By Tim Meehan
I am pretty sure I am traveling 50 years back on this one.
In my hometown of Manhasset, a bar named Dickens opened on the far end of Plandome Road. That main drag was home to several bars and gin mills. Just past the old graves of the Christ Church and the older plots of the Dutch Reformed’s dead guys was Kilmeade’s Manhasset Inn. A Prohibition-era speakeasy survived into the seventies in the basement, along with the spiders, kegs and old chug-a-mugs.
Jim and Peg Kilmeade and their chihuahua, Pepy, ran the place and their son Buddy, an accountant by day, took the helm nights. It was favored by Manhasset’s youth, not all of whom were 18, the legal age at the time. It was no Tender Bar, but the Buddy was a tender bartender who listened to all the tales spun by the old veterans and young sports heroes alike while chomping on a big stogie smiling his Irish smile. It was known locally as simply, “The Cave.”
The adjacent liquor store thrived.
A short hop down the lane was Joan & Ed’s, a mostly fire department bar. They didn’t want any upstarts in there. A Chinese place by the station served up Manhattans to those thirsty souls looking for more than a fortune cookie. Over the railroad tracks on right was The Office, cleverly named for the benefit of the Dashing Dan NYC commuters who could truthfully call home and tell their wives they were still at office. At night the cabbies shot pool there and listened to Merle Haggard.
Around the corner was the Jaunting Car, where they didn’t serve Wild Irish Rose, but poured barrels of John Jameson into shots and Irish coffee. The trail went dry for a spell till you stumbled down the stairs to the bar at the Manhasset Bowling Alley across from the old Gay Dome saloon. A pithy name for the corner joint on Gaynor Avenue and Plandome Road.
Last up was the newly resurrected establishment owned by Steve Schnitzer. Dickens seemed big enough to fit the all others places inside it. The barkeeps were an eclectic group of philosophers, underachievers, bookies, undrafted ballplayers and wannabes. Everyone loved them. Chaz Maguire was Numero Uno in style and sagacity. He was in the phone booth quite often, covering the spread. Teddy arranged everything just so. Joey D held the book on all the patrons and the rest of the town for that matter.
John was a part-time bartender who had a nice job on Wall Street and craved the spotlight. Sans the piano man, it was everyone’s kind of place. Those guys did time behind the taps at different joints for years and served up lots of spin and attitude to all comers. Steve’s smile radiated throughout the place.
The weekends had local bands and a group from next door Great Neck. The Meade Brothers became the house band of sorts. We all knew the Meades from somewhere. It was rocking in there till 2 a.m.
A position as “door man,” aka “working the door” collecting the cover charge, was worth $20 a night, free drinks, and some time on the foosball table. A job with benefits.
Softball was life in the easy summertime of those days. Dickens had three teams. Memorial Field was our home diamond. We moved around some with games in Munsey Park, Valley Park and under the lights in Manorhaven.
Memorial Field was a long quadrangle just off the main drag. As the name implies, the field was dedicated to those Manhasset residents that served and gave the last full measure for their home and country. It was where all the Memorial Day Parades mustered out and where the speeches were made. It was bounded on the west by two clay tennis courts and a basketball court to the east.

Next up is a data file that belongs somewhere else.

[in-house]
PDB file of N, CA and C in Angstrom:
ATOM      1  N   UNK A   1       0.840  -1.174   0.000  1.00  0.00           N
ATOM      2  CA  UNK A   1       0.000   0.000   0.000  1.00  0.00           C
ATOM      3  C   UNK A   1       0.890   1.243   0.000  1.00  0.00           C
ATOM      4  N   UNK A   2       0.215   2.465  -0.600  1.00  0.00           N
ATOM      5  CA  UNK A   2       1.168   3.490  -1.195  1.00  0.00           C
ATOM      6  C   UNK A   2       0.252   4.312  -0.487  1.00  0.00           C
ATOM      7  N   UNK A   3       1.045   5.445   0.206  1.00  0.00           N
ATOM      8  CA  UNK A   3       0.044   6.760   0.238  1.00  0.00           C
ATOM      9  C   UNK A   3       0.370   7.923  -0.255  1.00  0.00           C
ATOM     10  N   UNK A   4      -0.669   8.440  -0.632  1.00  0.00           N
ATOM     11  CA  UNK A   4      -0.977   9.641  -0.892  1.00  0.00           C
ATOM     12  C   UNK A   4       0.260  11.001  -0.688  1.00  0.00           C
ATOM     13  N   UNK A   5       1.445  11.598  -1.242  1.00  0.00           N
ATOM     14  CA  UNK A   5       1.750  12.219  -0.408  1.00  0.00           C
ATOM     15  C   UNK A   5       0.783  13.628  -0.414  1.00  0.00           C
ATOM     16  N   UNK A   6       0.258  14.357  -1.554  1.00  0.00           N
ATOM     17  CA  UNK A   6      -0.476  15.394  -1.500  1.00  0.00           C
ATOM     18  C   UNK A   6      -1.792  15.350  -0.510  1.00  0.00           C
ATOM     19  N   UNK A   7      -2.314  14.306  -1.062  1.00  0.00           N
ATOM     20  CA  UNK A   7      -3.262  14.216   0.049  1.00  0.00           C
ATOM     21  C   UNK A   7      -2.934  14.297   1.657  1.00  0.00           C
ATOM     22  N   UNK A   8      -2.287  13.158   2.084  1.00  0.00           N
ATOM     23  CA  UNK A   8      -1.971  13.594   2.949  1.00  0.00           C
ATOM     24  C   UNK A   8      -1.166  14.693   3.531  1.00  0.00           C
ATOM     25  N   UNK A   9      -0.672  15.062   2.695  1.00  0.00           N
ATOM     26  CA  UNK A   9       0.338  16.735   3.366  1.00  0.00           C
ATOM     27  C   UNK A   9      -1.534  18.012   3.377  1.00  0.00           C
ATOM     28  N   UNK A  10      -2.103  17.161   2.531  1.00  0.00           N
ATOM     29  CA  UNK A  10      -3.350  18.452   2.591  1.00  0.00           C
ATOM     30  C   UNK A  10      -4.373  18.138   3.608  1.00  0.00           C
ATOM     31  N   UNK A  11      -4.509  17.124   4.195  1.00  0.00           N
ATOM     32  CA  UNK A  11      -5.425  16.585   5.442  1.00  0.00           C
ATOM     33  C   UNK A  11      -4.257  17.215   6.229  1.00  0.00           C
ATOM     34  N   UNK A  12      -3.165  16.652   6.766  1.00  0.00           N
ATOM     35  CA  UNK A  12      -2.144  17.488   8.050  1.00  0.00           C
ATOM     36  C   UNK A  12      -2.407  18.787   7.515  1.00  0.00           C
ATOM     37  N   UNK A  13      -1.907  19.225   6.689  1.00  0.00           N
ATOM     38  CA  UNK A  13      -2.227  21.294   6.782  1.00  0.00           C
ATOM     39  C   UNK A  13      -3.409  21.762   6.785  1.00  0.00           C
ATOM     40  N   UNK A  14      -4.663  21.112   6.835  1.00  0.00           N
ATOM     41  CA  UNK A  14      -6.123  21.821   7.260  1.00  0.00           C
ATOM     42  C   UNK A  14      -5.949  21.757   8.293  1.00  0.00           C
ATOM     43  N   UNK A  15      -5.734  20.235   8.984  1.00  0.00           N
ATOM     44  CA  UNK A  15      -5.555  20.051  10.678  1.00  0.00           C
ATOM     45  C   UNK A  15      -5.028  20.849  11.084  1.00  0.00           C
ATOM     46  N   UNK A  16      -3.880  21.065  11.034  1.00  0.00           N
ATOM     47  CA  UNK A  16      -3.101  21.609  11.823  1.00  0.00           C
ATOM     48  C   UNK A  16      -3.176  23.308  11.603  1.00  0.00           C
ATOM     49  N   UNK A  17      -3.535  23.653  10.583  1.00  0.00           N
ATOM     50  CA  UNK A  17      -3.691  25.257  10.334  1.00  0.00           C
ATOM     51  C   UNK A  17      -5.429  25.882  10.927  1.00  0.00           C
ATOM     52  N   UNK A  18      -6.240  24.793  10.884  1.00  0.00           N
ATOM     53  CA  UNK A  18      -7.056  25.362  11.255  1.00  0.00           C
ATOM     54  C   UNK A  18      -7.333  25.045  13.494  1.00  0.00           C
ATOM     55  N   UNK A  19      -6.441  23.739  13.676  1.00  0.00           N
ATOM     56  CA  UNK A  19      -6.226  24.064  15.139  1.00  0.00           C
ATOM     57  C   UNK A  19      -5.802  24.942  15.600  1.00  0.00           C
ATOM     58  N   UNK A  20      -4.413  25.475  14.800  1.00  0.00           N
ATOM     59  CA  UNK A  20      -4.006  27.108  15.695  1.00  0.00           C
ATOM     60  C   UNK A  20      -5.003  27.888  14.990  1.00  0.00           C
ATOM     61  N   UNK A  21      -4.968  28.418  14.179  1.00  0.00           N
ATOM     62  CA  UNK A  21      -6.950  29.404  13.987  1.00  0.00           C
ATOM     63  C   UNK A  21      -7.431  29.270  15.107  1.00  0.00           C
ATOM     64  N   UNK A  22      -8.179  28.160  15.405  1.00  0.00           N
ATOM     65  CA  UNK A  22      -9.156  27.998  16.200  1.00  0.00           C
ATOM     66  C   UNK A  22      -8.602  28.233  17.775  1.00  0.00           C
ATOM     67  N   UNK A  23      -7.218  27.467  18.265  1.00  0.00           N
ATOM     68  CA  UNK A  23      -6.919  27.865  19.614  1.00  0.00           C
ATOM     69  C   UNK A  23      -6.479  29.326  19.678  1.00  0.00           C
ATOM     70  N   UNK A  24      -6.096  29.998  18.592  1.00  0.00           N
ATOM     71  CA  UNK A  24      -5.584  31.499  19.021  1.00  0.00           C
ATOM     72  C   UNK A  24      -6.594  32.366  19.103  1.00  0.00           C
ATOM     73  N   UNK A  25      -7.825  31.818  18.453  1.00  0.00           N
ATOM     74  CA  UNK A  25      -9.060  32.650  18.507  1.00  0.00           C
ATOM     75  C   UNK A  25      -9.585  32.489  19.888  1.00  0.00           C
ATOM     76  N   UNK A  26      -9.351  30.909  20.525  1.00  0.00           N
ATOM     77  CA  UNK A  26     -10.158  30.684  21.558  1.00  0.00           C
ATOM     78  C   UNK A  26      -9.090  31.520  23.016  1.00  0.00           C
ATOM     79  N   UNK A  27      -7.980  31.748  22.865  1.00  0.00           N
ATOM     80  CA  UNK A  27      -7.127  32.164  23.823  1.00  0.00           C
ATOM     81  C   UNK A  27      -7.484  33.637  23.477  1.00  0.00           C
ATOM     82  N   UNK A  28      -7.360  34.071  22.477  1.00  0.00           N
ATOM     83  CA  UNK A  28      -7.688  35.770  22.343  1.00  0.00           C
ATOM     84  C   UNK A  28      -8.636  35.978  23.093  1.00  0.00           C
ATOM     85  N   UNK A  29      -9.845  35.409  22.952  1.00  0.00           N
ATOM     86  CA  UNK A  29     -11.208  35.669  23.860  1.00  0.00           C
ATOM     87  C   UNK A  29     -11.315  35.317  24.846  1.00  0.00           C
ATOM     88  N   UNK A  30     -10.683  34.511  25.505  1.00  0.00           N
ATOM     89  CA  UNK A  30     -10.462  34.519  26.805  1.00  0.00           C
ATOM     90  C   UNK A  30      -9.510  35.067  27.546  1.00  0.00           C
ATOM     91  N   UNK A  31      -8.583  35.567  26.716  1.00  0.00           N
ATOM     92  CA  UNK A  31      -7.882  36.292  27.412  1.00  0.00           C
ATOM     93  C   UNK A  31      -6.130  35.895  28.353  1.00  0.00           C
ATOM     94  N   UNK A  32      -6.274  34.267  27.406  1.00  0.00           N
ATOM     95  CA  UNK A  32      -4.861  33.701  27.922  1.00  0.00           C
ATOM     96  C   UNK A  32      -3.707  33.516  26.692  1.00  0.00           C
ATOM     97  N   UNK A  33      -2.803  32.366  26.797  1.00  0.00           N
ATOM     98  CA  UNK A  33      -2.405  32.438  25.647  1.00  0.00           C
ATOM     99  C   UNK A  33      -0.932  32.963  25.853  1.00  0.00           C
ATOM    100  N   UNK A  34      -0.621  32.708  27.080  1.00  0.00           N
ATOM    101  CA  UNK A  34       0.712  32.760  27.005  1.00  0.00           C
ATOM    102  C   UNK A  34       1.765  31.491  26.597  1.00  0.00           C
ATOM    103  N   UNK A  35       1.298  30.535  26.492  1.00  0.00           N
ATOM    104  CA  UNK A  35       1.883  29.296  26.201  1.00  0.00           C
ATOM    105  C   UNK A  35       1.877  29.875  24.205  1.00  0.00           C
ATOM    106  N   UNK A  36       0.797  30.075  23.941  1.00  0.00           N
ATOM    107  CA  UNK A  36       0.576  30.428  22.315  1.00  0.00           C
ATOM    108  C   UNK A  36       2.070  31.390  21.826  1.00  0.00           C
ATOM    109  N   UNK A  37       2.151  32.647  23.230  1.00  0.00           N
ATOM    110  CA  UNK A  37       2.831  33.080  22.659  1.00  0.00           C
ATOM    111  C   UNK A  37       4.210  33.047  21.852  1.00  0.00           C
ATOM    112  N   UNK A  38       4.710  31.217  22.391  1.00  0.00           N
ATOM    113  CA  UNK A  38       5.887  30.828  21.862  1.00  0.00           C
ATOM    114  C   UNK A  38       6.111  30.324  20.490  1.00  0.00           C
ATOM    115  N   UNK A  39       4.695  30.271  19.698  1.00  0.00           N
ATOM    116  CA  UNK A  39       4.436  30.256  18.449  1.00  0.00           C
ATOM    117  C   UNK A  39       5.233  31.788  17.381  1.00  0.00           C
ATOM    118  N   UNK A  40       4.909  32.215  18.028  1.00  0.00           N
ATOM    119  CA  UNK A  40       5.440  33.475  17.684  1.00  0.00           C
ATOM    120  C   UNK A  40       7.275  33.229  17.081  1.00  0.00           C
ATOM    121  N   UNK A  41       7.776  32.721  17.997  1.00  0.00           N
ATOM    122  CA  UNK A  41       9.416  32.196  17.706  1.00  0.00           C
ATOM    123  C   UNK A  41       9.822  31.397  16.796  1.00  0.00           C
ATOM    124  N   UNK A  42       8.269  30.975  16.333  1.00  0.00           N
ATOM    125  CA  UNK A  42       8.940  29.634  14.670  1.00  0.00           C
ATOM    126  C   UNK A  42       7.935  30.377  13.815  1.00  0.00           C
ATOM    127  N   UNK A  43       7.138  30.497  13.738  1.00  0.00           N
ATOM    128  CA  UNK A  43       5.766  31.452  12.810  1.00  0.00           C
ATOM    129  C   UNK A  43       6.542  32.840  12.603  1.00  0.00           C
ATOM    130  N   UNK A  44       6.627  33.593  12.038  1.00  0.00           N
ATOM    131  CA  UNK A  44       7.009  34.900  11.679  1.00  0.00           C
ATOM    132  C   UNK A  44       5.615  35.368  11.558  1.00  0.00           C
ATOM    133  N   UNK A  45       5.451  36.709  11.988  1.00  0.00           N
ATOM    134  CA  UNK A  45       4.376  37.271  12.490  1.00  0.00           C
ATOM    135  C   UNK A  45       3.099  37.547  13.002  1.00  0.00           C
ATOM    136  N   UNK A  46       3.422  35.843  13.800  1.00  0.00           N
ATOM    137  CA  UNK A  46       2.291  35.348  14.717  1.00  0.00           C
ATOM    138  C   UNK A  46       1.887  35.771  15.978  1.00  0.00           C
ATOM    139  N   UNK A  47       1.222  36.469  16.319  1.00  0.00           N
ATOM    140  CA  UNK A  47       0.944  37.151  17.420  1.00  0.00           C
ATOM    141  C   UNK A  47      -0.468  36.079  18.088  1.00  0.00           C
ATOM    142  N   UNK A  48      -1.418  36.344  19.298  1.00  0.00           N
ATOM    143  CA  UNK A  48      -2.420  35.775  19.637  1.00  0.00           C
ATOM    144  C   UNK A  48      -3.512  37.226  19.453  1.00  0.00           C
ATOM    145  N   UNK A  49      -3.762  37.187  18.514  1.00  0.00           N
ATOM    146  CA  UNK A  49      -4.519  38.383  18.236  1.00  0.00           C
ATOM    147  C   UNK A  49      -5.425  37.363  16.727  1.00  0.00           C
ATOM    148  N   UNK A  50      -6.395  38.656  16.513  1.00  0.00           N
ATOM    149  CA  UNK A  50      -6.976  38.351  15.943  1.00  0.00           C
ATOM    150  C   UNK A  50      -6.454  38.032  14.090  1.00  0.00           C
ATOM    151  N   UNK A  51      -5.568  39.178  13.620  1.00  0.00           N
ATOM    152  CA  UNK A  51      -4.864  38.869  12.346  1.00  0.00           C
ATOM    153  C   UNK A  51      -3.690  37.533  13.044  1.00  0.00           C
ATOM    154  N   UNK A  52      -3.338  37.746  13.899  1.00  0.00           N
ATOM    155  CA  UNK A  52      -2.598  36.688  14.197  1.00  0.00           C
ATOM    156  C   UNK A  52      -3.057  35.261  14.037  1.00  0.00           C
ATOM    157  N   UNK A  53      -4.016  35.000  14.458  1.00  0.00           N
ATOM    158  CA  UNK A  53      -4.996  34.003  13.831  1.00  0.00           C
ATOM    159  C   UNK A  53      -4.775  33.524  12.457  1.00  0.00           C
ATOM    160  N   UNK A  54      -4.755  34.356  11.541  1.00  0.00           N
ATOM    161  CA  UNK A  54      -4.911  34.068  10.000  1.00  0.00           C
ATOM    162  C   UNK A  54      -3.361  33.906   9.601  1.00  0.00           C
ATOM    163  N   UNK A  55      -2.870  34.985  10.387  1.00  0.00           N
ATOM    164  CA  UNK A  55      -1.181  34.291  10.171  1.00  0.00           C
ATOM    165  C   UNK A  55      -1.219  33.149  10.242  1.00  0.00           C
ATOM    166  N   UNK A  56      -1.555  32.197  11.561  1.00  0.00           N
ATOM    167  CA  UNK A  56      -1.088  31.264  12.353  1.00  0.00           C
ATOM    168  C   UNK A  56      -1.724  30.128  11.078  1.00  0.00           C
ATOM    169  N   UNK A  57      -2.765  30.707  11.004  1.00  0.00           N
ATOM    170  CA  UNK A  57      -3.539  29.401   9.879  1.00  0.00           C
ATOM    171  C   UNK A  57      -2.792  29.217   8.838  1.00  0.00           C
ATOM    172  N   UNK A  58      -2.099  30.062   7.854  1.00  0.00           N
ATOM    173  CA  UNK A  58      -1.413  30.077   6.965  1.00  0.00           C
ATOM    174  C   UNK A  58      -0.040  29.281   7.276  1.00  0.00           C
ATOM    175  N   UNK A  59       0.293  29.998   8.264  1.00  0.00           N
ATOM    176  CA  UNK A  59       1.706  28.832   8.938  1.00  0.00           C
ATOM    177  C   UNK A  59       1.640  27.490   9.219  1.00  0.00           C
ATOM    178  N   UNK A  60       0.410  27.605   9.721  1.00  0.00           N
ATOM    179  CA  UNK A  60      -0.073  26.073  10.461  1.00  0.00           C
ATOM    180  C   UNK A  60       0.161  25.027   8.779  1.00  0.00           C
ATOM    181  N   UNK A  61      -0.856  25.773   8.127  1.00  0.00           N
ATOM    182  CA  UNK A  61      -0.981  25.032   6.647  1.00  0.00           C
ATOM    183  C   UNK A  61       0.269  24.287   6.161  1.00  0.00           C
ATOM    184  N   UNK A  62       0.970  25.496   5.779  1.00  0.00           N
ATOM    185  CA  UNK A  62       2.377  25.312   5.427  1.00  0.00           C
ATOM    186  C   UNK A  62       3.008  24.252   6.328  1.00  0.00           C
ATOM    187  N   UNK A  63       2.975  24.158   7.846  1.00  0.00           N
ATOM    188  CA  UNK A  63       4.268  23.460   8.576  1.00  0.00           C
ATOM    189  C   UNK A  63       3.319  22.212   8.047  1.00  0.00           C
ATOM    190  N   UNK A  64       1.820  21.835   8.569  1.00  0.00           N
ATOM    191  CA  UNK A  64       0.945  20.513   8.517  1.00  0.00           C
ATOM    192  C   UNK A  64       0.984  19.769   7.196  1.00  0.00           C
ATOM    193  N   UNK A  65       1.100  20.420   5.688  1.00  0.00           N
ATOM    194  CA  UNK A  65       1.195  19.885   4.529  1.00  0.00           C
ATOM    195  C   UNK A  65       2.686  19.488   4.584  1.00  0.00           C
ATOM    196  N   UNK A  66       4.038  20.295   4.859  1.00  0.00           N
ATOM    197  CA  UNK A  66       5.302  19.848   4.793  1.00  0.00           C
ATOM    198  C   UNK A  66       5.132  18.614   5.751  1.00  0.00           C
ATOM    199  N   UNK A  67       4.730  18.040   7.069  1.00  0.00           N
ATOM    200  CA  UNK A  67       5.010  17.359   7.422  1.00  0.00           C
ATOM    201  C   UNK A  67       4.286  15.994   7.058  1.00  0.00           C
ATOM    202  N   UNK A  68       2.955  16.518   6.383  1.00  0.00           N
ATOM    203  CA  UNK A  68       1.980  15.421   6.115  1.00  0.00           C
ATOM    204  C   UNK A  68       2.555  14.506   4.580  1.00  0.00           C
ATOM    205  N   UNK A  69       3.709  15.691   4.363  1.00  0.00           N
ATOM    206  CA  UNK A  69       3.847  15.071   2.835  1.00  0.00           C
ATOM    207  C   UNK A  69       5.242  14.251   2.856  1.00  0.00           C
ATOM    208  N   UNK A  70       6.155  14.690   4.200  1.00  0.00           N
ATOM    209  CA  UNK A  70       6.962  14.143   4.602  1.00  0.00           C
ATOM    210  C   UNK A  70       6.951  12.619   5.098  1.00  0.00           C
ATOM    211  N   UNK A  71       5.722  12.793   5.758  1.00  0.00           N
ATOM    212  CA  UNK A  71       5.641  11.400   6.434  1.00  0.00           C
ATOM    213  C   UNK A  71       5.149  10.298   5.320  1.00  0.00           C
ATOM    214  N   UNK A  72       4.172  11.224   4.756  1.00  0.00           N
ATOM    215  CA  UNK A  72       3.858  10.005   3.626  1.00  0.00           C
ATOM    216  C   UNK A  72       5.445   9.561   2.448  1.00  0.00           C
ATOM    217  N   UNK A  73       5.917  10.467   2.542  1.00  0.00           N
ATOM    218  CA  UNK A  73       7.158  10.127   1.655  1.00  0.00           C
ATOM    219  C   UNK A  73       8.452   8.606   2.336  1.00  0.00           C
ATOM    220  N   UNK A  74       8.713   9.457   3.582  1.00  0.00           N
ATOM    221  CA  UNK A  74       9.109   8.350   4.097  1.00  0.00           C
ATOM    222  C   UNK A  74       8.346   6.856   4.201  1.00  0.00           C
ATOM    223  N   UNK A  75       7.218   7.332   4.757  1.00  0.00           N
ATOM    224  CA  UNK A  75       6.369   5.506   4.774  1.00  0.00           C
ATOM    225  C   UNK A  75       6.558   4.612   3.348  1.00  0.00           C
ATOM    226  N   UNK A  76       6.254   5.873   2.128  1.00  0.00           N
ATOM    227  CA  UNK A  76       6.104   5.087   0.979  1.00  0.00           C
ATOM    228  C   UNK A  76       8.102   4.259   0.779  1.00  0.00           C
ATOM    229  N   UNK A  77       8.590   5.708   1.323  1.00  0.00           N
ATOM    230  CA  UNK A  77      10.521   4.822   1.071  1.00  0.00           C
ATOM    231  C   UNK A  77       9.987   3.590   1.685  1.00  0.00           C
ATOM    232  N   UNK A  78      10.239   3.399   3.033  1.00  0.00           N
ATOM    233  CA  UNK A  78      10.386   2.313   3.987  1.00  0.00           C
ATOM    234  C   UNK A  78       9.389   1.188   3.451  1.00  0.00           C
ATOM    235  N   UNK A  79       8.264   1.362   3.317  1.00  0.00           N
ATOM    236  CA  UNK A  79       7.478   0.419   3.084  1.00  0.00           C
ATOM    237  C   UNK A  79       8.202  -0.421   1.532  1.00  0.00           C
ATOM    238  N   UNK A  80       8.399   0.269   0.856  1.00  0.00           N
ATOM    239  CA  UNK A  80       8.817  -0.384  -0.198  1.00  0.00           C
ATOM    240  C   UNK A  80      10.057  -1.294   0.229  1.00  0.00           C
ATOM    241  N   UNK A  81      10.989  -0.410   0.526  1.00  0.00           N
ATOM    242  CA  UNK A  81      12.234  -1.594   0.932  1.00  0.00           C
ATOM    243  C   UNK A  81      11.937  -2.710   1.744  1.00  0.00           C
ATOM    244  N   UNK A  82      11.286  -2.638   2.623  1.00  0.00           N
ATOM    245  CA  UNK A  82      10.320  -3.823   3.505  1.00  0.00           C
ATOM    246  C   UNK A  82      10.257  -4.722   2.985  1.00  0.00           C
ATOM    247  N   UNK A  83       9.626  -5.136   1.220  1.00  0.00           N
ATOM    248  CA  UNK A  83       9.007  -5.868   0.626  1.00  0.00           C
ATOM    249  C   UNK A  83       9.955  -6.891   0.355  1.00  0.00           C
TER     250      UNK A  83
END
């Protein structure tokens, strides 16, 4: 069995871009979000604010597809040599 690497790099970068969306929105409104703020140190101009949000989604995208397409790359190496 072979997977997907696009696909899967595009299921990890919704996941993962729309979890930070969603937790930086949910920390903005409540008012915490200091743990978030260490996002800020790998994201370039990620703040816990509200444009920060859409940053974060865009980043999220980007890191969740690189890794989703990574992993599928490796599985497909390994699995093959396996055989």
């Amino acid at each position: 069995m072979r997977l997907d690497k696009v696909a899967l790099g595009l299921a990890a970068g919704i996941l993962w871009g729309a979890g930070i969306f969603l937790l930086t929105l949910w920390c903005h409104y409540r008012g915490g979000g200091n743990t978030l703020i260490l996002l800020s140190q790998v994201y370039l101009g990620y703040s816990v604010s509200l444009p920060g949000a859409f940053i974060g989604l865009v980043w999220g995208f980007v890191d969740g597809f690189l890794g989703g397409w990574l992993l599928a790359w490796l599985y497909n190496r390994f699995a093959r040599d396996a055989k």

We weren’t into tennis those days. Manhasset Police Boys Club ( I know, an anachronism in today’s enlightened age) was the building block for our introduction to sports. We had PBC Football and Baseball. Through the ranks we grew. If we were lucky enough our dads took us to see the major leaguers at Yankee Stadium or the Polo Grounds. No doubt the older we got, we carried that passion for the games that was instilled by the coaches of our youth.
Our games morphed to some rugged football and softball pickup. Cars, cigarettes and poker games took precedent and we carved out a corner of the field in the shade for some memorable games of quarter/half. It was our world.
College, jobs, and military service separated and scattered us.
Then, Steve Schnitzer opened Dickens. It was a game changer that moved us out of the shade and onto the infield.
The Beer Leagues were so popular that Dickens sponsored three teams. Steve’s crew was older, some players brought wives and baby carriages.
Dickens 1 team members were the usual mix of former lettered athletes and bartenders. They had style and played in athletic wear that had stripes down the legs.
Dickens 2 and 3 moved down in age but not talent. We wore jeans and Dickens issued t-shirts. We were the upstarts always vying to unseat the king and his court.
We played each other of course, but also lively contests against North Shore Hospital, Manhasset-Lakeville Fire Department, Kilmeade’s (a beer distributor) and others . We played in the Valley with the geese, at Munsey Park with the high traffic and under the lights in Manorhaven.
The early summer evenings were best at Memorial Field with the western skies that glowed down on our play.
The cars flanking the field were a car show by today’s standards. Seventies classics.
The games were umpired, structured play with pitching duels and fielding excellence, with high comedy, snarky comments and wild hilarity. Plus beer. It was a tight community that Steven brought together.
After dusk we adjourned to the bar, where Chaz repeatedly filled the pitchers, the burgers fortified us, the stories flew and the juke box wailed.
It was a time.
—Tim Meehan now lives in Stowe, VT